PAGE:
Australian workers’ mental wellbeing ignored, research shows

Kerrie-Anne Chinn, Content & Editorial Manager

Australian businesses are failing to support employees when it comes to mental wellbeing, with some people alarmingly still being told to “toughen up”, according to new research released today.

The Go1 Workplace Wellbeing 2019 survey polled more than 1000 working Australians on how well their workplace manages their mental health.


Alarmingly, 7% of bosses tell employees to "toughen up" when they approach them regarding their mental health. Only 28% advise staff to see a doctor, and 40% simply "do nothing."

Only a third of employees are comfortable talking to their manager about their mental health, with 16% "uncomfortable" and 28% "very uncomfortable."

Employees are also more likely to talk to coworkers (20%) or "no one" (32%) about their mental health, than their manager (18%) or HR (10%).

The national survey was conducted in August 2019 by Go1.com, the world’s largest online training marketplace.

GP and Go1 co-founder Vu Tran said the results are very concerning.

"Australian businesses clearly need to do better. We know that more than 40% of all workers have their productivity, health and family stability impacted substantially as a result of high stress at work, and 50% of all employees leave a workplace because of it being a poor mental health environment," Dr Tran said.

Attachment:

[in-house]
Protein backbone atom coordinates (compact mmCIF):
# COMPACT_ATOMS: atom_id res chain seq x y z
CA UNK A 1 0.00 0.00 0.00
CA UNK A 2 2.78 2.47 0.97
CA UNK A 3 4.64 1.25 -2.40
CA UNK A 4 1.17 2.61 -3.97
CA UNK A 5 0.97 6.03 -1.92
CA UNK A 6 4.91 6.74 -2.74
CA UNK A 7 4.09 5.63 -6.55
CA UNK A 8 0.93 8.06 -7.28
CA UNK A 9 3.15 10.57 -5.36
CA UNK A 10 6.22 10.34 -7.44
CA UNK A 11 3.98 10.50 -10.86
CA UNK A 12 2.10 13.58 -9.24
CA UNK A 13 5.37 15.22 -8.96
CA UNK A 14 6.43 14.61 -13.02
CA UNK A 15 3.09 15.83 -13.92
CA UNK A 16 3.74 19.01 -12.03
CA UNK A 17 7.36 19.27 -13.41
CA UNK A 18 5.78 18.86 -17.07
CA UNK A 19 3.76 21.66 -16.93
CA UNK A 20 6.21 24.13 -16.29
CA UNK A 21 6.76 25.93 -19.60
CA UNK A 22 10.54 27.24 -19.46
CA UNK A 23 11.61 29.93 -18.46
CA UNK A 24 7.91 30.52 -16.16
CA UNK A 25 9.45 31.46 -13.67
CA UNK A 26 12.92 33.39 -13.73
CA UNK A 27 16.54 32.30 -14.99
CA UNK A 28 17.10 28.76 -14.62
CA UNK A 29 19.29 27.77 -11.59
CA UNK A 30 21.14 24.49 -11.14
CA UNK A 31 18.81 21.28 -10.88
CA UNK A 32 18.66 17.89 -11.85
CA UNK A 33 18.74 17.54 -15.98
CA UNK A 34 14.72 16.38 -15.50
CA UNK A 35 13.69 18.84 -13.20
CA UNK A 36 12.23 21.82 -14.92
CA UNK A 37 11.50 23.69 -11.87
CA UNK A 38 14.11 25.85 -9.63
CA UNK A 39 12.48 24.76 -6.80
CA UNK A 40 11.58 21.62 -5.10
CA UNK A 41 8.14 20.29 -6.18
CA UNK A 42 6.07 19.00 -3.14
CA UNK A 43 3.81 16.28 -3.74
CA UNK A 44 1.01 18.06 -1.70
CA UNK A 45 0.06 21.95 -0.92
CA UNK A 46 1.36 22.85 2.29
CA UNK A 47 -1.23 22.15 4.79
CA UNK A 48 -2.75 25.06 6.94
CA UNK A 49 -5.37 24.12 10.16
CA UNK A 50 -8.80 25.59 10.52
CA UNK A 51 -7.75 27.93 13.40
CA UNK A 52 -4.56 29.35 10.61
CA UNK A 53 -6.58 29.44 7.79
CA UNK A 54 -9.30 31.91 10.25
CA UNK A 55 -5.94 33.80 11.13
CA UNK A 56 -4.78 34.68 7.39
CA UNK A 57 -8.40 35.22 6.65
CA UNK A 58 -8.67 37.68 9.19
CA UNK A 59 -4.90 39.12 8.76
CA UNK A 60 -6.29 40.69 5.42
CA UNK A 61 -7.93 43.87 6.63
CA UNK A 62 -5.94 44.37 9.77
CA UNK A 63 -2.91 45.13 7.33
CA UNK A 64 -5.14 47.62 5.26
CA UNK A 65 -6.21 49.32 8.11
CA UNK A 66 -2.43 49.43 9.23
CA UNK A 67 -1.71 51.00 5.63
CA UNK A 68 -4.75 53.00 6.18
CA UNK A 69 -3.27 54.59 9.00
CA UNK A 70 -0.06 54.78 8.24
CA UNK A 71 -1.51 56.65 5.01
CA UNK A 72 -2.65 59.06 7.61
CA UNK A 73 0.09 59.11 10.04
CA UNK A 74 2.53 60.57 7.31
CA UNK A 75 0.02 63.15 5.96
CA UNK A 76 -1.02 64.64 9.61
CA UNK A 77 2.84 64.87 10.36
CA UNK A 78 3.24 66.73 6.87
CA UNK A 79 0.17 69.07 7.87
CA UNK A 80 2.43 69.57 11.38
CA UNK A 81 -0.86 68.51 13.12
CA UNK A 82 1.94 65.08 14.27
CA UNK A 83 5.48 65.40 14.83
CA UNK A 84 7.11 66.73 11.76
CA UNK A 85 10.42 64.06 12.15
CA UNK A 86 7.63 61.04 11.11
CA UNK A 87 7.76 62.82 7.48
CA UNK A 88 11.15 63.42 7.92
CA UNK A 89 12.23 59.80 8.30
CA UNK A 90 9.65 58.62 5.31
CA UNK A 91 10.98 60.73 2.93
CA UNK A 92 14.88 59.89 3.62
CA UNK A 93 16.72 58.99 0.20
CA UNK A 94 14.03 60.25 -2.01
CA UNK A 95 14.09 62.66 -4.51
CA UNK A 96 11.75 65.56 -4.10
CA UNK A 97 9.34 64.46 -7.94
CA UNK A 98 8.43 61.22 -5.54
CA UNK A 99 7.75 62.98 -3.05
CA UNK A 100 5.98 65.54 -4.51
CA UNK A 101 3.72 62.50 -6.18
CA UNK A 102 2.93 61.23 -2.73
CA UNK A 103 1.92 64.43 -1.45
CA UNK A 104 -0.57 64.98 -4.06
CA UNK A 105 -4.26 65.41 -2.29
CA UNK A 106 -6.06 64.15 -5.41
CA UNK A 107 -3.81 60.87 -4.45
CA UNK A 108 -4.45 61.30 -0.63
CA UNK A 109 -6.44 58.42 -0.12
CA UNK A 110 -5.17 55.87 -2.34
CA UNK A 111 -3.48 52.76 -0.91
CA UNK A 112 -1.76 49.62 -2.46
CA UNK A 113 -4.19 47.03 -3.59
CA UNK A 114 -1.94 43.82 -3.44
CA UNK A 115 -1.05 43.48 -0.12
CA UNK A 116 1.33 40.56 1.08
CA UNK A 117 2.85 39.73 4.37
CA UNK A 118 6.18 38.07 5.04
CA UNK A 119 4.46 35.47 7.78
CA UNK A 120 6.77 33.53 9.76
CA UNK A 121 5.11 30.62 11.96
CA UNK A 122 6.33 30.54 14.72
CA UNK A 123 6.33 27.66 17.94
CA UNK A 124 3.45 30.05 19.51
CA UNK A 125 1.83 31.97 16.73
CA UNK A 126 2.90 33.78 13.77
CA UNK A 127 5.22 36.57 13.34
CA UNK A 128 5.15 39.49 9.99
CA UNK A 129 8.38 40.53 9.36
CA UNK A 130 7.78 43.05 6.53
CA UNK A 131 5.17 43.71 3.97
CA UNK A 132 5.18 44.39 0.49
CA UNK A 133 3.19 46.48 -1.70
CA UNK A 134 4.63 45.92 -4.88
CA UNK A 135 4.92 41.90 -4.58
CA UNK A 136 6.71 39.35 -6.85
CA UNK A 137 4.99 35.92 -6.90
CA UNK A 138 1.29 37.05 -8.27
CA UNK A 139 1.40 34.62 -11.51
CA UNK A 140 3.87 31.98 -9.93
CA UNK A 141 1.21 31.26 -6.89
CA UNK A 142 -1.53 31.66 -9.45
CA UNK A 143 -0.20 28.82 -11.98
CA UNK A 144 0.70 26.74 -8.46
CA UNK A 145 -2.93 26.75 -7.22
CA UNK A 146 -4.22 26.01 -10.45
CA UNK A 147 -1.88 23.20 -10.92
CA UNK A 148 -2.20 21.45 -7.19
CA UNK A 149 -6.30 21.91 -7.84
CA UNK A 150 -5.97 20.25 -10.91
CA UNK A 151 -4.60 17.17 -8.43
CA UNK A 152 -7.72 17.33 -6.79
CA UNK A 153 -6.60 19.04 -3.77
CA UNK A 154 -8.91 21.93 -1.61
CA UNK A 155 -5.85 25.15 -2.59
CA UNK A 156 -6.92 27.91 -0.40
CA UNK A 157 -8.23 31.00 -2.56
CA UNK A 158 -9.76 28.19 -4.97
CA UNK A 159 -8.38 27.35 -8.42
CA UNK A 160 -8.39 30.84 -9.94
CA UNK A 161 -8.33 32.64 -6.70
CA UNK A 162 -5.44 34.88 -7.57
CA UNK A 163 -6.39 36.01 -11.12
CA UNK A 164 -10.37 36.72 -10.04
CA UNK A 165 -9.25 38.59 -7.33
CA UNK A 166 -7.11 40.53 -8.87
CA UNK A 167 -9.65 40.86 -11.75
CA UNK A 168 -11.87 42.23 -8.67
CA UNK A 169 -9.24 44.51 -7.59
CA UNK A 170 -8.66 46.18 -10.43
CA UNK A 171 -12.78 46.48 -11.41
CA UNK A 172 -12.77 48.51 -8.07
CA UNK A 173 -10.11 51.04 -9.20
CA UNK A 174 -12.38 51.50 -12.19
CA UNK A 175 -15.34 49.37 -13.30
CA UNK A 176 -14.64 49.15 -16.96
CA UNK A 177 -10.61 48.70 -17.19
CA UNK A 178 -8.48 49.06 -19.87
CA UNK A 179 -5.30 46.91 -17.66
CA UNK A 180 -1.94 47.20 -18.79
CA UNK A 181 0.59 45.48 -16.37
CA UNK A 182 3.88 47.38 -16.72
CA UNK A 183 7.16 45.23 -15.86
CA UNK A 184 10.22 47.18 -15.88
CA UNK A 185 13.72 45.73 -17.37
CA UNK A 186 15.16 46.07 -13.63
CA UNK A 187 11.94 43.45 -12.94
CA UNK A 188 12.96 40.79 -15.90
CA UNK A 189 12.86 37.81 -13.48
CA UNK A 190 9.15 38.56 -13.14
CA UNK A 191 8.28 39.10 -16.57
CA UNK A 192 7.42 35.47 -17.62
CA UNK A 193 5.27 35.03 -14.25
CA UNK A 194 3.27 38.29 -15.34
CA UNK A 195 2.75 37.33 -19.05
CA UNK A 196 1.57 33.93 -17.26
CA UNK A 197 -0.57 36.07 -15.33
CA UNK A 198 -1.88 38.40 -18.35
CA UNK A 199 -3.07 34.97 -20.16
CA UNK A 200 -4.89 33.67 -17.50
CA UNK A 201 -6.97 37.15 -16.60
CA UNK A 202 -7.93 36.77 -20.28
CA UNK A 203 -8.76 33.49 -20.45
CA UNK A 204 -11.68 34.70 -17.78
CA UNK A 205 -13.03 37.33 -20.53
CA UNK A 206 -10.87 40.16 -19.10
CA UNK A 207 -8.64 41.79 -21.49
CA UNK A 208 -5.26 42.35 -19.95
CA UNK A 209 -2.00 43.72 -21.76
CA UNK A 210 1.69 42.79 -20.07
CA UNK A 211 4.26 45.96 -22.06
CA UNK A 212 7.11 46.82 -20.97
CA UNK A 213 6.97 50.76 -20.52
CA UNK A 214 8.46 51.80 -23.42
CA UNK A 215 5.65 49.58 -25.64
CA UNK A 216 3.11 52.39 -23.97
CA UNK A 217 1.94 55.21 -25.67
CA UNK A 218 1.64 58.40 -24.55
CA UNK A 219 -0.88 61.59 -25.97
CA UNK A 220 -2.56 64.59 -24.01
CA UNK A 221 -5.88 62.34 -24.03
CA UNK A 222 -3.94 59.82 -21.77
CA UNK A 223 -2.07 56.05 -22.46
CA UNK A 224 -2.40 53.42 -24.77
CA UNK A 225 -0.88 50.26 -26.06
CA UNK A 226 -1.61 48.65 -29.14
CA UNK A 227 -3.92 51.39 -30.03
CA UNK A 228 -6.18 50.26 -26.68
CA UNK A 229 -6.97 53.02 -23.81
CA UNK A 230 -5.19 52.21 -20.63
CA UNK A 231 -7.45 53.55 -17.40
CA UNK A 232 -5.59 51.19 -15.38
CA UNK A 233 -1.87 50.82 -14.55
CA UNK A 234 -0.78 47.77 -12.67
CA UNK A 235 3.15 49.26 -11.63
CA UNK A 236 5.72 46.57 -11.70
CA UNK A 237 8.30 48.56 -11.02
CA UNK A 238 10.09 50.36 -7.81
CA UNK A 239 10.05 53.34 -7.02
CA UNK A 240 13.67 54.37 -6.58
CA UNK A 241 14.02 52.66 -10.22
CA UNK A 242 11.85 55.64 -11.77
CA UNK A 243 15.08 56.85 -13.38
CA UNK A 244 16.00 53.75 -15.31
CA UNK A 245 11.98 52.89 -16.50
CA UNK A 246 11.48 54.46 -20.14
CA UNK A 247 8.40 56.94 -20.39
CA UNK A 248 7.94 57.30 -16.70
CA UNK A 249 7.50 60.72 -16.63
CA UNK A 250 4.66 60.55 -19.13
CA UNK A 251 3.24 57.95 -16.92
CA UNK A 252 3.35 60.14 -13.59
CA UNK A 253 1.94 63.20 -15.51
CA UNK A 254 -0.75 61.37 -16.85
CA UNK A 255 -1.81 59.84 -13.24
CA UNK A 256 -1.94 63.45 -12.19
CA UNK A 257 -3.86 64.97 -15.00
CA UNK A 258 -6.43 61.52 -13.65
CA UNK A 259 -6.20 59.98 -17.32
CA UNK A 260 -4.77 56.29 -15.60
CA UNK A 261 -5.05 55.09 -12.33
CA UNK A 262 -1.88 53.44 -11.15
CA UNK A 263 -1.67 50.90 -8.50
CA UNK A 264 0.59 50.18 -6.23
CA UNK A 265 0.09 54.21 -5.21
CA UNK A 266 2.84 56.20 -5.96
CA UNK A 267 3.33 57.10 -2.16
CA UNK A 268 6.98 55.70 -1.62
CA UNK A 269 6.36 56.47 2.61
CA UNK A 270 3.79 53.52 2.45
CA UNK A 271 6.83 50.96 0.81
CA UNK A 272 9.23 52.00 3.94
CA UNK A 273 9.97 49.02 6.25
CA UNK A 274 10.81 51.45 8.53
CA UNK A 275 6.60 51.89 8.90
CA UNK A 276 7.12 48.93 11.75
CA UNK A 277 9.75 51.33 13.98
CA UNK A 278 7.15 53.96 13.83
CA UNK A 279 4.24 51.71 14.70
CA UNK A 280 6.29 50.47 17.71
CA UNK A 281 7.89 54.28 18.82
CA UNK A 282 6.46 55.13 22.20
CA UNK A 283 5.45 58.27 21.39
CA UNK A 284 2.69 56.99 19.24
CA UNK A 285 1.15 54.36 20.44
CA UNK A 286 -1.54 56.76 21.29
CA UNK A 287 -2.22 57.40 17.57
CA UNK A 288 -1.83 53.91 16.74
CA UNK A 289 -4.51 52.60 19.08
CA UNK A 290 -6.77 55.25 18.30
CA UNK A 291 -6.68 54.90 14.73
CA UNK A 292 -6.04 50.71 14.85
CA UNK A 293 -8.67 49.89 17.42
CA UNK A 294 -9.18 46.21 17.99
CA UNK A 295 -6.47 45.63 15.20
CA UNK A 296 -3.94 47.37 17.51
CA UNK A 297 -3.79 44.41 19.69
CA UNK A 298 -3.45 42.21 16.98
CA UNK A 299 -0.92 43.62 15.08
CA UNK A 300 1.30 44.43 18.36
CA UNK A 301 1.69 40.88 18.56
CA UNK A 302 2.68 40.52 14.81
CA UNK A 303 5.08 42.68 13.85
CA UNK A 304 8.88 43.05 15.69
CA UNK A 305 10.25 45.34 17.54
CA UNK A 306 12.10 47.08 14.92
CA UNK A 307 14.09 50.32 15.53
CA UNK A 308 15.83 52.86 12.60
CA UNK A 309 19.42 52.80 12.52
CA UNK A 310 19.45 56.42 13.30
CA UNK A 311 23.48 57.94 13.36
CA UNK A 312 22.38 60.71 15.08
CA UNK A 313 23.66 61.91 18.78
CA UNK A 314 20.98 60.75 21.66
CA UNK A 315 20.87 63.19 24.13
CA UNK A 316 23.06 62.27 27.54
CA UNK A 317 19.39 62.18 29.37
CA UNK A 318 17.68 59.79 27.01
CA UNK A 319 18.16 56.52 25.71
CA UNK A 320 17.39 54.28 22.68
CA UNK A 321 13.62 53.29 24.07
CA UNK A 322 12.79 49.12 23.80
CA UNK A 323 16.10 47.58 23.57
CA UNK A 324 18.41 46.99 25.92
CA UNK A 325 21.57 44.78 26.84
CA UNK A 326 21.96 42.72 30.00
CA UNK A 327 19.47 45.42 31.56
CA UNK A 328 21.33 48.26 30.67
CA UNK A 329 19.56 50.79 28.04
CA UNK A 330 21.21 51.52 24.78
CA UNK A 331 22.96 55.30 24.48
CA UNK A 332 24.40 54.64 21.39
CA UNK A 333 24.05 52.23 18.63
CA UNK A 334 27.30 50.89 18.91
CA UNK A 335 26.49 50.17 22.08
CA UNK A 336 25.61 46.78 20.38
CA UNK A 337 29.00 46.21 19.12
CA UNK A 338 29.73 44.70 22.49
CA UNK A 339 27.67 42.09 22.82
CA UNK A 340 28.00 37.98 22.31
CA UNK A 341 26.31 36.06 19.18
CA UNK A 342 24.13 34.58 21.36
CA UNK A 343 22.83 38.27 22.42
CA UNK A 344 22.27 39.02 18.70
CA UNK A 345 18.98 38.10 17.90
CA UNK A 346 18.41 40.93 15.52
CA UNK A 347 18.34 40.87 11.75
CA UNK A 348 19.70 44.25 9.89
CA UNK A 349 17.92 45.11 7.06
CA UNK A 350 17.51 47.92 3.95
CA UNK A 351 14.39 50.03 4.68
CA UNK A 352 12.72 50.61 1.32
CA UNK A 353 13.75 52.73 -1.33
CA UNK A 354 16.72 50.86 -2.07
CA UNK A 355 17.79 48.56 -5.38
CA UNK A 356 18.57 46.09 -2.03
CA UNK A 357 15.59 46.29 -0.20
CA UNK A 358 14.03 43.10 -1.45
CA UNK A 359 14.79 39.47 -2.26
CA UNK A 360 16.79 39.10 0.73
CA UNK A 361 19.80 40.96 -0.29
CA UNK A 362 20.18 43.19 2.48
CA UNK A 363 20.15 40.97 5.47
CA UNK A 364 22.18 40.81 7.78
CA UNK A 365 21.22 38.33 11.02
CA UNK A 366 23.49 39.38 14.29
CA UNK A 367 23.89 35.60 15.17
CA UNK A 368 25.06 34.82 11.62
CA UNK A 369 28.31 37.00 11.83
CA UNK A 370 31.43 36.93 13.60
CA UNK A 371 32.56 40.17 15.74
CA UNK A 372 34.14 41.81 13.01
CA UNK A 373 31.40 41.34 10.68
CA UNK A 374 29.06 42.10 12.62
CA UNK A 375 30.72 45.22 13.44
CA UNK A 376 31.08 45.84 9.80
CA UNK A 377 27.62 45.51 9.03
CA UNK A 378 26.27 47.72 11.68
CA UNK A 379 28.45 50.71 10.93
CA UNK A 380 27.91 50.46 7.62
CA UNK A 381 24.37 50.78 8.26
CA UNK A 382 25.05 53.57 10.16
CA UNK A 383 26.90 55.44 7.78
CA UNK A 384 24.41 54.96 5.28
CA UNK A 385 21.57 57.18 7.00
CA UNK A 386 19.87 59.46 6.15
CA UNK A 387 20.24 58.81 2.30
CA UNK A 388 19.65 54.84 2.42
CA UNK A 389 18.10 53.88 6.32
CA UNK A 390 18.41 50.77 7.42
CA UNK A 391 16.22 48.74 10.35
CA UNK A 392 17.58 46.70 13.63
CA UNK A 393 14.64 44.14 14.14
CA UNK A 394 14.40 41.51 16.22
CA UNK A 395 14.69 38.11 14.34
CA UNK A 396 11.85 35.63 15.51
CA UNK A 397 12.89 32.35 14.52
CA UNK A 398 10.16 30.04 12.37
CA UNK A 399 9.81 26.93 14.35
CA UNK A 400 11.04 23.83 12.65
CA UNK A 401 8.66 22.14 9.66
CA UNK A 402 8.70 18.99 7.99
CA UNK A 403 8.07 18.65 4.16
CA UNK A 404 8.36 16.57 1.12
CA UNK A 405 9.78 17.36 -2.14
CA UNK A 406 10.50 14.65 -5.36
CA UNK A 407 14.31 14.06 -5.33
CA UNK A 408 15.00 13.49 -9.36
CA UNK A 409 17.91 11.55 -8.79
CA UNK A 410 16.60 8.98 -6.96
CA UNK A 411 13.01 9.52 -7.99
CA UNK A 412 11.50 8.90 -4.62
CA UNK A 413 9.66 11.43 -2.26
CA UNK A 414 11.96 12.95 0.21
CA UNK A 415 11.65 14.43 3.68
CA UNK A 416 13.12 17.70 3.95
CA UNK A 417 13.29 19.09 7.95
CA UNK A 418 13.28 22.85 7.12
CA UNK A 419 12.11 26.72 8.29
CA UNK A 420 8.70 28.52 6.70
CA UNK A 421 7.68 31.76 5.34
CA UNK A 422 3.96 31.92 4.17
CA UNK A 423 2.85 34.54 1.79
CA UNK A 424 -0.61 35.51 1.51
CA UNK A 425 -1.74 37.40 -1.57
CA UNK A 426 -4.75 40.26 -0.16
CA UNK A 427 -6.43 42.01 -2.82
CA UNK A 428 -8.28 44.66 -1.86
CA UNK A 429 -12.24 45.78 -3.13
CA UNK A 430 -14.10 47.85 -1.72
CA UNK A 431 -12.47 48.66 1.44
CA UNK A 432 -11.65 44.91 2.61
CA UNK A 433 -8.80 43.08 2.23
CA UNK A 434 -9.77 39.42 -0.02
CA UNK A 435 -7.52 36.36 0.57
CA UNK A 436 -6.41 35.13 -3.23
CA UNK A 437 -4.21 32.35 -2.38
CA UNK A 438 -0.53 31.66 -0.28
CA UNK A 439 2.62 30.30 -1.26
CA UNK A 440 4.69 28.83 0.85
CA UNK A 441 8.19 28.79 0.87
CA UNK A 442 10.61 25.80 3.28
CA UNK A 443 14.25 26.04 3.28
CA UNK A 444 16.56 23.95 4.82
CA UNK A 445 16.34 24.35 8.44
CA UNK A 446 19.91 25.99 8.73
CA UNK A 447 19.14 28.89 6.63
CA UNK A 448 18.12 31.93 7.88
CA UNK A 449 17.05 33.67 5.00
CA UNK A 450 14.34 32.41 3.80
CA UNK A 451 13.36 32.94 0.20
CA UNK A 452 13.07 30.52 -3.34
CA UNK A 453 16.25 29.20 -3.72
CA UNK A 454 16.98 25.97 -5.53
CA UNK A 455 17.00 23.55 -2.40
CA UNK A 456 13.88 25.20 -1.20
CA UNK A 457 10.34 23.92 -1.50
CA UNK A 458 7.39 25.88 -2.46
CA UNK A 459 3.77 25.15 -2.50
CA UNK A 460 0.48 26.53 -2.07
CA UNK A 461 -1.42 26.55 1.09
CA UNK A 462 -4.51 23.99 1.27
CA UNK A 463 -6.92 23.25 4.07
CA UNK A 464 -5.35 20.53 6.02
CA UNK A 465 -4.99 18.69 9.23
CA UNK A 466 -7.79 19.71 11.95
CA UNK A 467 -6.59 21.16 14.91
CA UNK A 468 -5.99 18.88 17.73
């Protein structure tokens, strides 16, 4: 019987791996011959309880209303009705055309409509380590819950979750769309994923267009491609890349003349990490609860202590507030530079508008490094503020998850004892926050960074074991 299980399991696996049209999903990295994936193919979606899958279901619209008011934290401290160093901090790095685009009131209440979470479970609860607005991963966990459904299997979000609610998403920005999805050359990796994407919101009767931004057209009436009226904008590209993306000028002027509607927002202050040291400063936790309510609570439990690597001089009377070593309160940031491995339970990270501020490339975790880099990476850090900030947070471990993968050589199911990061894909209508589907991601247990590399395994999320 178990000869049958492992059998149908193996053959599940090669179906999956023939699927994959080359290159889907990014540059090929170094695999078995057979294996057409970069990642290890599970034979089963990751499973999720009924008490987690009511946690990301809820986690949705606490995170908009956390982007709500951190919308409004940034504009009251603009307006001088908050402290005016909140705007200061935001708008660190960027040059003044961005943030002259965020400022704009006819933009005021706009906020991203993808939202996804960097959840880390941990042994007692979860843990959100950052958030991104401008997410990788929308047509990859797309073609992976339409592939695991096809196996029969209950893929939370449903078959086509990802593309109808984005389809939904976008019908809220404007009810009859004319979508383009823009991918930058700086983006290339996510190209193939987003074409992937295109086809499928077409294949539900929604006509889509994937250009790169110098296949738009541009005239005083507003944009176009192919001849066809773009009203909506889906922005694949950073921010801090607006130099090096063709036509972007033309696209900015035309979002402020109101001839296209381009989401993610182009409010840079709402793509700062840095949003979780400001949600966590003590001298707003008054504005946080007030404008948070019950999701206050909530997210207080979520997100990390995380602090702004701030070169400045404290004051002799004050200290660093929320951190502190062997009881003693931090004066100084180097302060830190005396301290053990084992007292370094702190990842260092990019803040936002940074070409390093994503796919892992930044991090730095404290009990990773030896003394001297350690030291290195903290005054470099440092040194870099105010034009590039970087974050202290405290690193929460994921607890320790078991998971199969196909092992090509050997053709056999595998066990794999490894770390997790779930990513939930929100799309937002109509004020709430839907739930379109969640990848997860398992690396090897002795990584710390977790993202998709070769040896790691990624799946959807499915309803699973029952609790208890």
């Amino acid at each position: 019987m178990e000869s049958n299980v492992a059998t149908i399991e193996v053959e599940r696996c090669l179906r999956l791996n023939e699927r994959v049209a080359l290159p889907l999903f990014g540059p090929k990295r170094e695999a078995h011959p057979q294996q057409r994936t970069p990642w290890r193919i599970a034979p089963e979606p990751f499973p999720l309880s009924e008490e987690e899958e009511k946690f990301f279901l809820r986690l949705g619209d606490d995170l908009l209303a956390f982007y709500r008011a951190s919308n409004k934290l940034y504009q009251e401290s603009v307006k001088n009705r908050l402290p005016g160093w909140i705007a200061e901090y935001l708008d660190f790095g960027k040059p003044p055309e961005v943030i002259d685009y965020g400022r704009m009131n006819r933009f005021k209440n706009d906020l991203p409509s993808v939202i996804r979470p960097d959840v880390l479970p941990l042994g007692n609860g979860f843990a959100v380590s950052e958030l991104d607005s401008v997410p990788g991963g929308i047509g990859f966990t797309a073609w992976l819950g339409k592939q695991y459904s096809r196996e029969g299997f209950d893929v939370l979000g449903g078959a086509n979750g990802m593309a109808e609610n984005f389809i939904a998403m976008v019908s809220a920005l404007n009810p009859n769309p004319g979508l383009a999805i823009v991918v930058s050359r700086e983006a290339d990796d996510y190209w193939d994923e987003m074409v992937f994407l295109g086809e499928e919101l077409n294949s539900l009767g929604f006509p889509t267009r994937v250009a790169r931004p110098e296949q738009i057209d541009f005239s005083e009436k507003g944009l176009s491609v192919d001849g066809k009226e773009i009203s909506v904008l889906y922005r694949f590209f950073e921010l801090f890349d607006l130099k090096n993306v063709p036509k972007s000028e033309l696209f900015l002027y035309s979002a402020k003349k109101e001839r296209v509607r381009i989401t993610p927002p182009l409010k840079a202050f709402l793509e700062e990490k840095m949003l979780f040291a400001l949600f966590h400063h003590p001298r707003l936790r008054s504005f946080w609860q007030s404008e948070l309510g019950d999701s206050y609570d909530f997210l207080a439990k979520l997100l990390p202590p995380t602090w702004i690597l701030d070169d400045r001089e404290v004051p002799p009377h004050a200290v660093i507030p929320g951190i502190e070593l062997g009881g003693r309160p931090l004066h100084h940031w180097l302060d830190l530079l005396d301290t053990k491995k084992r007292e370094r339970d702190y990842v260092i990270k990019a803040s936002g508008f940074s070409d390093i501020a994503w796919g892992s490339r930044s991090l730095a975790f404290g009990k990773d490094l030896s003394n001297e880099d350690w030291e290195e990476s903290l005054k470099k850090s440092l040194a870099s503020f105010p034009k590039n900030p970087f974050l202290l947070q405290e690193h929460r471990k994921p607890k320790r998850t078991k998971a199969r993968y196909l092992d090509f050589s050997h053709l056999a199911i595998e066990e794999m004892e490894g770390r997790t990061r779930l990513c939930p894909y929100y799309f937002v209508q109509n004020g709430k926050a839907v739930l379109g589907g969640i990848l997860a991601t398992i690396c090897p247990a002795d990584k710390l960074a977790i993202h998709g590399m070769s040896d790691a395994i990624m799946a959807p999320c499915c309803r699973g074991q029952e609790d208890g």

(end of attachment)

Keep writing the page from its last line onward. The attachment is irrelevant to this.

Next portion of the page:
He said that the findings showed “employees’ cry for help had fallen on deaf ears” in a large number of organisations, and that workplaces had to do a far better job at supporting workers’ mental wellbeing.

“As a GP, I’ve seen first-hand how R U OK? Day can save lives.

“It has helped avoid tragedy and transform people’s lives for the better. This has really changed how I view my role as a team member and a leader within my own company, and the role we all play in supporting each other.

“I urge everyone to take the time to ask your workmates the simple question: R U OK? – not just today, but each and every time you suspect something is amiss,” Dr Tran said.

“It makes a really big difference to people’s lives."

According to Dr Tran, many organisations were eager to address employee mental wellbeing but didn’t know where to start.

He said there was an increasing demand for the right training and tools to help organisations achieve their CSR (corporate social responsibility) outcomes, with CSR-related training materials by leading experts and courses authorised by social good experts being the most in demand.

Go1’s new Social Impact Program, officially launched today in conjunction with RUOK Day 2019, helps organisations address three questions:

  1. How confident are you that employees can spot signs of poor wellbeing in themselves and co-workers?
  2. Do your employees know what steps to take when something isn’t right?
  3. How do you and your employees actively work towards a healthy workplace?

"Ideally, managers and leaders will start taking the initiative to improve mental health within their organisations before it reaches the point of crisis. This means everyone in the organisation being aware of mental health issues and domestic violence, having robust policies against bullying and harassment, and clear support networks," Mr Tran said.

"It’s also about actively building resilience and erasing the stigma of mental health. At Go1, we offer many workplace courses in mental health training in partnership with a range of organisations. These give people the ability to recognise mental wellbeing problems, as well as respond to someone who has those issues, including referring them to whomever they need to go to."


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